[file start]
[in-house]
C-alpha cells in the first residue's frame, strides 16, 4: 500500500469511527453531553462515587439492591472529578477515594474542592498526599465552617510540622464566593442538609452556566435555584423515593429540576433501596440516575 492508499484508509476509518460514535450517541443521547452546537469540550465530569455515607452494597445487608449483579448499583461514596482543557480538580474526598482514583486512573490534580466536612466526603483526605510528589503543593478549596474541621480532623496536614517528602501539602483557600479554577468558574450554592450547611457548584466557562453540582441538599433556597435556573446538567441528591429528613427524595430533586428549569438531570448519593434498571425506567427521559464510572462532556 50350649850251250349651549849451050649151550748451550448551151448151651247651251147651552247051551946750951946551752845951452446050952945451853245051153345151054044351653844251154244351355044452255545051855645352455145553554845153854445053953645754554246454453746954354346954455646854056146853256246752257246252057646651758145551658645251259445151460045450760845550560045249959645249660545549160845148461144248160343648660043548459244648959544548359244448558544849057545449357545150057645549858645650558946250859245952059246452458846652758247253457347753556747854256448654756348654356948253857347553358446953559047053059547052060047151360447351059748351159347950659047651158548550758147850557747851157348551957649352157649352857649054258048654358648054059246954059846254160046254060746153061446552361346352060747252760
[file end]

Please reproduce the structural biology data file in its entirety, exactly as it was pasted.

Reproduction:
[in-house]
C-alpha cells in the first residue's frame, strides 16, 4: 500500500469511527453531553462515587439492591472529578477515594474542592498526599465552617510540622464566593442538609452556566435555584423515593429540576433501596440516575 492508499484508509476509518460514535450517541443521547452546537469540550465530569455515607452494597445487608449483579448499583461514596482543557480538580474526598482514583486512573490534580466536612466526603483526605510528589503543593478549596474541621480532623496536614517528602501539602483557600479554577468558574450554592450547611457548584466557562453540582441538599433556597435556573446538567441528591429528613427524595430533586428549569438531570448519593434498571425506567427521559464510572462532556 50350649850251250349651549849451050649151550748451550448551151448151651247651251147651552247051551946750951946551752845951452446050952945451853245051153345151054044351653844251154244351355044452255545051855645352455145553554845153854445053953645754554246454453746954354346954455646854056146853256246752257246252057646651758145551658645251259445151460045450760845550560045249959645249660545549160845148461144248160343648660043548459244648959544548359244448558544849057545449357545150057645549858645650558946250859245952059246452458846652758247253457347753556747854256448654756348654356948253857347553358446953559047053059547052060047151360447351059748351159347950659047651158548550758147850557747851157348551957649352157649352857649054258048654358648054059246954059846254160046254060746153061446552361346352060747252760